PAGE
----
New Delhi [India], June 10 (ANI): Prime Minister Narendra Modi has built on India's strategic partnership with countries in West Asia “very actively and very robustly” and the ties today with the region are “best possible”, Talmiz Ahmad, former Indian envoy to UAE has said.
Ahmad, who also served as India’s envoy in Saudi Arabia and Oman, told ANI in an interview that India’s bilateral ties with the countries in the region now span frontier areas of high technology, information technology and space and “there is no limit to how far we can go in terms of giving content to our relations”.
The former Ambassador said India’s ties with West Asian countries have grown since the end of the cold war.
He said a shift took place following the 2008 Mumbai terror attacks after which India and West Asian countries embraced a strategic partnership with security, defence and intelligence as key components.
"After the cold war, the political relationship also became resonant. And that has continued. And after the attacks in Mumbai, after 2008, you can frankly say that we have a substantial strategic partnership that embraces security, defence, intelligence, economic and cultural cooperation," he told ANI.
"I think today, we can say that we have the best possible relations. The region is the principal source of energy and our principal economic partner. In fact, we have very substantial trade relations. Also, ties are based on investment and joint ventures. And above all, we have the presence of our community, 8.5 million strong. It is a very, very strong and substantial relationship that we have today," he added.
Elaborating on the work done by successive governments to foster the crucial relationship, he said high-level bilateral visits during the Modi government have raised the profile and content of the relationship.
"During the Manmohan Singh government, you could say we moved from energy relations to a strategic partnership. PM Modi built on the strategic partnership very actively and very robustly. He gave priority to ties with the region. He personally visited the region, several times. He invited the leaders to come to India. You can see over a period of time that each visit raised the profile and content of relations to another level. Today, we have institutionalised the basis for dialogue," he said.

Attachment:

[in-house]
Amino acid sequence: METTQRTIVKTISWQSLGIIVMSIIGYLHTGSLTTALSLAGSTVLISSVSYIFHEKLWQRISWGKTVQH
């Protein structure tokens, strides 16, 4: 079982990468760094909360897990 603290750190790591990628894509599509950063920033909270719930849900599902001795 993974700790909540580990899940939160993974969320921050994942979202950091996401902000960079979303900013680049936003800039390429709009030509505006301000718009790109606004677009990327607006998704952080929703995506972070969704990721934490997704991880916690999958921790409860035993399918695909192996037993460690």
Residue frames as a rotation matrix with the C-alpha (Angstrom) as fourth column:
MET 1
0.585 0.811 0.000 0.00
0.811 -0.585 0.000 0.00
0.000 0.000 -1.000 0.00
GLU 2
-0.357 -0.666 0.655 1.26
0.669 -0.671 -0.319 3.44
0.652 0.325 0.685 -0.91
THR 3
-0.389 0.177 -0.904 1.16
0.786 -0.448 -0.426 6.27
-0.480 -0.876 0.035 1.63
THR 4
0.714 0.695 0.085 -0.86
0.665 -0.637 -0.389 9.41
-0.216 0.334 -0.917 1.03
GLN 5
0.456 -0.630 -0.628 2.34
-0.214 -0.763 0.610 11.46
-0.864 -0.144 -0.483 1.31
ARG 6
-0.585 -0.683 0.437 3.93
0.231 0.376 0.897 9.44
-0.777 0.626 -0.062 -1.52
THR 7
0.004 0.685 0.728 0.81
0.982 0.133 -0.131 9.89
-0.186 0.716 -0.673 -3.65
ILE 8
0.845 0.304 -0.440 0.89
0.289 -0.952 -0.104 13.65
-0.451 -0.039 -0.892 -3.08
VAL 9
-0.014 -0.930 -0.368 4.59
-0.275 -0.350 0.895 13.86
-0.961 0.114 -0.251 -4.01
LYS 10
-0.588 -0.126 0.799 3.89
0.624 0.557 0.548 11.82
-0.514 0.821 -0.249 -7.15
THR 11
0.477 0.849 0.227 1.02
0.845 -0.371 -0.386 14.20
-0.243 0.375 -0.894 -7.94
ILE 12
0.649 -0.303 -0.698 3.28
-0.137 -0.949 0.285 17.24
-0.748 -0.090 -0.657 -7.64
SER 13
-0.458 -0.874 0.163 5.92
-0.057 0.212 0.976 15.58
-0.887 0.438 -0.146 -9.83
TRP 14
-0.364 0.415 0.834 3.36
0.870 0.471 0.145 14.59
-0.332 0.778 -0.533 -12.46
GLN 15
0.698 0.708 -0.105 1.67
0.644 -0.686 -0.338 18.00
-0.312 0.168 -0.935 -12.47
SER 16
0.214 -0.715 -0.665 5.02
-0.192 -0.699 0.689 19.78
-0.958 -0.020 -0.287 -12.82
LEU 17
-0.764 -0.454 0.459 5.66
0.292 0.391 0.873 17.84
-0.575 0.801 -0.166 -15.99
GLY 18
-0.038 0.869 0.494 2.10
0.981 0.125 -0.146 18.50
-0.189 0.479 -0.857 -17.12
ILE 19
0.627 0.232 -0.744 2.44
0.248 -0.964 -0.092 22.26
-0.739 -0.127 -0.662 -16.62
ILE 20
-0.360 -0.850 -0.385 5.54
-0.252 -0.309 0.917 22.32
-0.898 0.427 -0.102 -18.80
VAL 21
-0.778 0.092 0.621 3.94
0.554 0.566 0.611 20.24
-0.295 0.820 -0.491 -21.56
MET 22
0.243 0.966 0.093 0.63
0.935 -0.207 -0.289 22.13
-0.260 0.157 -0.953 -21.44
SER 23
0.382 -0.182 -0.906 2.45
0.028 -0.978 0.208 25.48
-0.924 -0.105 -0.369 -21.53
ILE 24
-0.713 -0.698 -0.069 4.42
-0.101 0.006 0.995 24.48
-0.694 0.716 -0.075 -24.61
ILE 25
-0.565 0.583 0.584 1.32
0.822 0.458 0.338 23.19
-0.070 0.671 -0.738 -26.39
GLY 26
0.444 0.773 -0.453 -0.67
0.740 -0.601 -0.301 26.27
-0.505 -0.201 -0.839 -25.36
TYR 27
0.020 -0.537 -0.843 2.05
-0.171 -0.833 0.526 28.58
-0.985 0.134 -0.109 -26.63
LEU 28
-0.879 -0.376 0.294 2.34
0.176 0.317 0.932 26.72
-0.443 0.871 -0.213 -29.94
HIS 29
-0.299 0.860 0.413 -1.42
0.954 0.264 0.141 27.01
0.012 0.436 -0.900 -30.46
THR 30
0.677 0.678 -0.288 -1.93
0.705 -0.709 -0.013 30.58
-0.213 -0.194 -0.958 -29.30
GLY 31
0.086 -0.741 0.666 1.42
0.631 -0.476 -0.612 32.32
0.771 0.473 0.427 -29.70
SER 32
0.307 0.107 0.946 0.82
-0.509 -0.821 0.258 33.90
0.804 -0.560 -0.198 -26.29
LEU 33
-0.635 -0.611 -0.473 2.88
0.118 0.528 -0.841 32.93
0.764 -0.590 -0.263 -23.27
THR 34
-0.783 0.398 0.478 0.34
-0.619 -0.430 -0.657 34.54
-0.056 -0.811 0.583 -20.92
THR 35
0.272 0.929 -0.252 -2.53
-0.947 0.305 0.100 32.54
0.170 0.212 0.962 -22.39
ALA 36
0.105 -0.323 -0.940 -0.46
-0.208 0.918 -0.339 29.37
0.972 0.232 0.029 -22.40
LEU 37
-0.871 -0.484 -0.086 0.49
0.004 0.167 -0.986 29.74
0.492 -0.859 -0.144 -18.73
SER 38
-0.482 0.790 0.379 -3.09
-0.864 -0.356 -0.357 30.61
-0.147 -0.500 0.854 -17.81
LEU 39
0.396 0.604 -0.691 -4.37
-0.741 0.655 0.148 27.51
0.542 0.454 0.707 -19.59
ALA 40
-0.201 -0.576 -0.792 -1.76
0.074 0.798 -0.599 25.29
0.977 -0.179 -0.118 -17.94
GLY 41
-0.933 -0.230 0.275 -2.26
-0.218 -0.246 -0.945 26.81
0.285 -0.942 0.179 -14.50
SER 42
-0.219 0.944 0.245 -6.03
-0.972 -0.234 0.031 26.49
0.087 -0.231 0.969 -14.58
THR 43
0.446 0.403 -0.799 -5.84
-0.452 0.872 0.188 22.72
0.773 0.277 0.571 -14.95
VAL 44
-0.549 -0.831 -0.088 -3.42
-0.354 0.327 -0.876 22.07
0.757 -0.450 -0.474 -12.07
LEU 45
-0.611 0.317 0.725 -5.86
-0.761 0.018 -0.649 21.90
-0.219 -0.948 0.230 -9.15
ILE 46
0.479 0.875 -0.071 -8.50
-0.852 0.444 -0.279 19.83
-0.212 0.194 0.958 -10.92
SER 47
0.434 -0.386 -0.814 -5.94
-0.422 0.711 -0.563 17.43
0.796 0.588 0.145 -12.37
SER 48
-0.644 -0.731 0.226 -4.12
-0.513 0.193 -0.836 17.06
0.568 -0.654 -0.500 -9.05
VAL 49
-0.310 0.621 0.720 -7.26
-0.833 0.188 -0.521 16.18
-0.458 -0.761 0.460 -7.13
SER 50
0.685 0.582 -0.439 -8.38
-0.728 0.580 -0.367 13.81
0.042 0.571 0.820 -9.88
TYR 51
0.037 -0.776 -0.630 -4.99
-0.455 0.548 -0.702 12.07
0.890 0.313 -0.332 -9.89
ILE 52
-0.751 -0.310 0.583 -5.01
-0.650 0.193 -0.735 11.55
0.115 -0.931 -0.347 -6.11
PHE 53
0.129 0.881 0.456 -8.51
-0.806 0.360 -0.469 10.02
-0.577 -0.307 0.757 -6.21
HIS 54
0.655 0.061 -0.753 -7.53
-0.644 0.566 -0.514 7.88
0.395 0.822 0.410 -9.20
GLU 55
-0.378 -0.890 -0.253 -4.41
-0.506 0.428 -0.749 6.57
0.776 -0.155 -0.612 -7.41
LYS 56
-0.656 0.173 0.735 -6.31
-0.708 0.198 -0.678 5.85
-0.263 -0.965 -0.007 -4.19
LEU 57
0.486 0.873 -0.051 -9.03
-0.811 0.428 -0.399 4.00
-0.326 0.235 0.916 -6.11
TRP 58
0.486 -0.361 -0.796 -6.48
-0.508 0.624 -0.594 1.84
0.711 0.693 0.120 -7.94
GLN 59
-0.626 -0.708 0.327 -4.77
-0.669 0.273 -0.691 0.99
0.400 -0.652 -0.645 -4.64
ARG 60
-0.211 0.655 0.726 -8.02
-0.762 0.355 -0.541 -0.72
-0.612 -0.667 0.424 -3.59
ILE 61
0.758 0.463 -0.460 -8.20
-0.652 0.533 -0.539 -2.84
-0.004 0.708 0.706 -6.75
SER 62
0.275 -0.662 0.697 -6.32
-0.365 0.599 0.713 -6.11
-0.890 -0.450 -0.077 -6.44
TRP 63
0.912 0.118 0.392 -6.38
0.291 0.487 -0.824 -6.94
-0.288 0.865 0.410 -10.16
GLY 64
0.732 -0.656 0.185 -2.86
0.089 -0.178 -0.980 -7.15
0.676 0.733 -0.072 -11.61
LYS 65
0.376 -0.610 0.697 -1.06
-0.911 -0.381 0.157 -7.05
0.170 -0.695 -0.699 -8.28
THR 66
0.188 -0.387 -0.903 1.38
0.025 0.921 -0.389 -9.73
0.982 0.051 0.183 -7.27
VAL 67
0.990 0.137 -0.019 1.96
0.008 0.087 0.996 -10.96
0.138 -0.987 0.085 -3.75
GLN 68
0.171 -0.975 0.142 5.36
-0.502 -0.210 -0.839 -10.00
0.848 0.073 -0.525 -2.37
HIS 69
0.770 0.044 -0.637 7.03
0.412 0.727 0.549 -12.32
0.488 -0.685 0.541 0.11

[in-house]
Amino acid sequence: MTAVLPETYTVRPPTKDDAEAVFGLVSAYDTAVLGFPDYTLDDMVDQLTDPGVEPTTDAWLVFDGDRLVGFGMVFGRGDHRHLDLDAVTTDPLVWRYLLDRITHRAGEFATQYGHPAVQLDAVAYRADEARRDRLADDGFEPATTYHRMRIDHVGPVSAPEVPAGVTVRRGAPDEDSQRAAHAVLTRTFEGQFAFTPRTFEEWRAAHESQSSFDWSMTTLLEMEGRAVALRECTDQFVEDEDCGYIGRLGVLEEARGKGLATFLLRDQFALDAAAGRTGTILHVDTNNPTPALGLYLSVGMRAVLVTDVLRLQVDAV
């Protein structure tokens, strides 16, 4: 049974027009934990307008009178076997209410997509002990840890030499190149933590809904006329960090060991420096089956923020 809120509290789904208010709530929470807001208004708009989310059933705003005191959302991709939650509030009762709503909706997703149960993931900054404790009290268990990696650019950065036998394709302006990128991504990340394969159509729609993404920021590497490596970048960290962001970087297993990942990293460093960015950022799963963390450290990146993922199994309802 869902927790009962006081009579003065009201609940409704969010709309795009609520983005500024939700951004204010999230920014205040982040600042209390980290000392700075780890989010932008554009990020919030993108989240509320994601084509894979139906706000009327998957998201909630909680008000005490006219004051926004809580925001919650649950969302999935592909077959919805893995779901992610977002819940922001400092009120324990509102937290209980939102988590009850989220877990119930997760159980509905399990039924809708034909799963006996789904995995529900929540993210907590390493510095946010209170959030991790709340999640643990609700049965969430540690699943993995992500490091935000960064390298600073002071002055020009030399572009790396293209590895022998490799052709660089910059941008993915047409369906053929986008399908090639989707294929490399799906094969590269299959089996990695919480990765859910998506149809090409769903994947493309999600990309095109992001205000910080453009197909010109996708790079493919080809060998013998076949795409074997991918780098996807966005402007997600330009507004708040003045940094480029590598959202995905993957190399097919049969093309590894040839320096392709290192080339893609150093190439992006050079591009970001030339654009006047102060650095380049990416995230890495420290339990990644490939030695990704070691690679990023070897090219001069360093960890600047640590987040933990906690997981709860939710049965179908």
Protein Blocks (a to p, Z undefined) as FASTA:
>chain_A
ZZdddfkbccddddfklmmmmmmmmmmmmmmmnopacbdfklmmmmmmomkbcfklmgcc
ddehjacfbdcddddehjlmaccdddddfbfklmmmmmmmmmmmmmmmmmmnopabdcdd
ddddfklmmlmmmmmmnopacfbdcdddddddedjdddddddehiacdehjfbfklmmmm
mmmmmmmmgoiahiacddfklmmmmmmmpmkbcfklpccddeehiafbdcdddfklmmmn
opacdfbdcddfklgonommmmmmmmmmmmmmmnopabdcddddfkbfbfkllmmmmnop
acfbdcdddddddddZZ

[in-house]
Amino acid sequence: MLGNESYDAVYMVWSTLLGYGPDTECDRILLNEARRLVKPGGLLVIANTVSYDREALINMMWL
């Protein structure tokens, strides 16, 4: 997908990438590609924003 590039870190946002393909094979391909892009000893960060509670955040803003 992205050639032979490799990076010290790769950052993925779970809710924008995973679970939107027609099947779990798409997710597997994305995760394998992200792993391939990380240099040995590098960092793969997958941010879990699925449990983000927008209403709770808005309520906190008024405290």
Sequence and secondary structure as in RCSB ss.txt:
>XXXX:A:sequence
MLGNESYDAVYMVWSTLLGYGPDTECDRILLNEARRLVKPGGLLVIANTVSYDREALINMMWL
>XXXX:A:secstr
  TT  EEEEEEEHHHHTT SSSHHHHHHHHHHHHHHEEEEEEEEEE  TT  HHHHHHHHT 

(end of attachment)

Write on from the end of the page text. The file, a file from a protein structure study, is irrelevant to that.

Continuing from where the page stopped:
"We have dialogue at the prime minister level, at the level of national security advisor, and at the diplomatic level. We have a special platform for economic cooperation, discussion etc. Yes, we can say that we have taken the relations forward very significantly. We are looking at defence cooperation as a very important part of our future relationship," he added.
The former envoy pointed out how India is closely cooperating with the region in counterterrorism and the ties in this area have grown significantly.
"So, you can say that, in the last seven or eight years, our relationship has gone into areas where it had not gone before. Now, we are looking at frontier areas of high technology, information technology, and cyber technology and even with regard to space."
"There is no limit to how far we can go in terms of giving content to our relations. We have retained the traditional ties of supplying foodstuff, and textiles but we are exploring high technology areas as well," he added.
The former ambassador also referred to some Gulf countries lodging protest over remarks of suspended BJP spokesperson on Prophet Mohammad and said countries “who wish India ill will try to take advantage of the situation”. He said there was a need to prevent any situation that can impact India's soft power image abroad.
The government has made it clear that the controversial remarks and tweets do not reflect its views. The government also said it had been conveyed to India’s interlocutors that “action has been taken by concerned quarters against those who made the comments and tweets."
Answering a question related to comments by Pakistan which were slammed by India, Ahmad said the neighbouring country would try to diminish India's stature but would not succeed.
"Pakistan has such a poor image globally and is associated with extraordinary violence and extremism. And it's a very dysfunctional political order at home. I am not saying that they are going to be successful. I doubt it very much. They don’t have any credibility, certainly not in the Islamic world and gulf," he said. (ANI)